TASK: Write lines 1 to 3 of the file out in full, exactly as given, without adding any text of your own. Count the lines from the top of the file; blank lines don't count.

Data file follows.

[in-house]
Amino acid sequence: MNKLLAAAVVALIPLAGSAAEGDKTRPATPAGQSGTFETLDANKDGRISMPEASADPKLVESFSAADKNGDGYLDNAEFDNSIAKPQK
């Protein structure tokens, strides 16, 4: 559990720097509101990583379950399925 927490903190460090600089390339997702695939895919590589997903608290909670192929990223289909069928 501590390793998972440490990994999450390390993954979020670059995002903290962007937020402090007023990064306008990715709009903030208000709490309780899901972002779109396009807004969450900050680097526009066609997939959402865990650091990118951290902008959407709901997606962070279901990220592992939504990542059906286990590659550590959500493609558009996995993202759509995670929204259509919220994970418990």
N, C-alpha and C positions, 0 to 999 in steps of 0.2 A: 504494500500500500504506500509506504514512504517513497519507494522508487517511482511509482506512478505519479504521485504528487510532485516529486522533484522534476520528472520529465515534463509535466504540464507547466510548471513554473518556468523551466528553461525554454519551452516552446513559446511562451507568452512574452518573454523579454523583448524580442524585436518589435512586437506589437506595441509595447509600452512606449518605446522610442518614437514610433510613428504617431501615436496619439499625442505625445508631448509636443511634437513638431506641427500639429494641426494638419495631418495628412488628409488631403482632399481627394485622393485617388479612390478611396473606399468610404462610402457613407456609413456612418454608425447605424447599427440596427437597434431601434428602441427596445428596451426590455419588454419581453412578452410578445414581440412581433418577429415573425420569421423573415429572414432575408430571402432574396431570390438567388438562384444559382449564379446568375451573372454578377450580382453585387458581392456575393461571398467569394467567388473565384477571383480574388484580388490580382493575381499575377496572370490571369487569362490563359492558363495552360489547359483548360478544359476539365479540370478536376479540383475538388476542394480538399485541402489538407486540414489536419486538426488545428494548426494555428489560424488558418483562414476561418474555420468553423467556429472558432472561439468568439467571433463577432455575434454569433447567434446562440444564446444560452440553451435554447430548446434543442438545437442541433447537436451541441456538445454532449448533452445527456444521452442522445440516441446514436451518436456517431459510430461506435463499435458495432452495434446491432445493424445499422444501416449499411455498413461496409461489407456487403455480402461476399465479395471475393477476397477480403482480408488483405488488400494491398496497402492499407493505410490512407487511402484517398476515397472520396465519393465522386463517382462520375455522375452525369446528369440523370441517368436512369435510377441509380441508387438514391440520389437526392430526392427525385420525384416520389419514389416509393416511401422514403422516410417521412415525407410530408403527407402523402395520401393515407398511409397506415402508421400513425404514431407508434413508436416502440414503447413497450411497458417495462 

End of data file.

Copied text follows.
[in-house]
Amino acid sequence: MNKLLAAAVVALIPLAGSAAEGDKTRPATPAGQSGTFETLDANKDGRISMPEASADPKLVESFSAADKNGDGYLDNAEFDNSIAKPQK
């Protein structure tokens, strides 16, 4: 559990720097509101990583379950399925 927490903190460090600089390339997702695939895919590589997903608290909670192929990223289909069928 501590390793998972440490990994999450390390993954979020670059995002903290962007937020402090007023990064306008990715709009903030208000709490309780899901972002779109396009807004969450900050680097526009066609997939959402865990650091990118951290902008959407709901997606962070279901990220592992939504990542059906286990590659550590959500493609558009996995993202759509995670929204259509919220994970418990």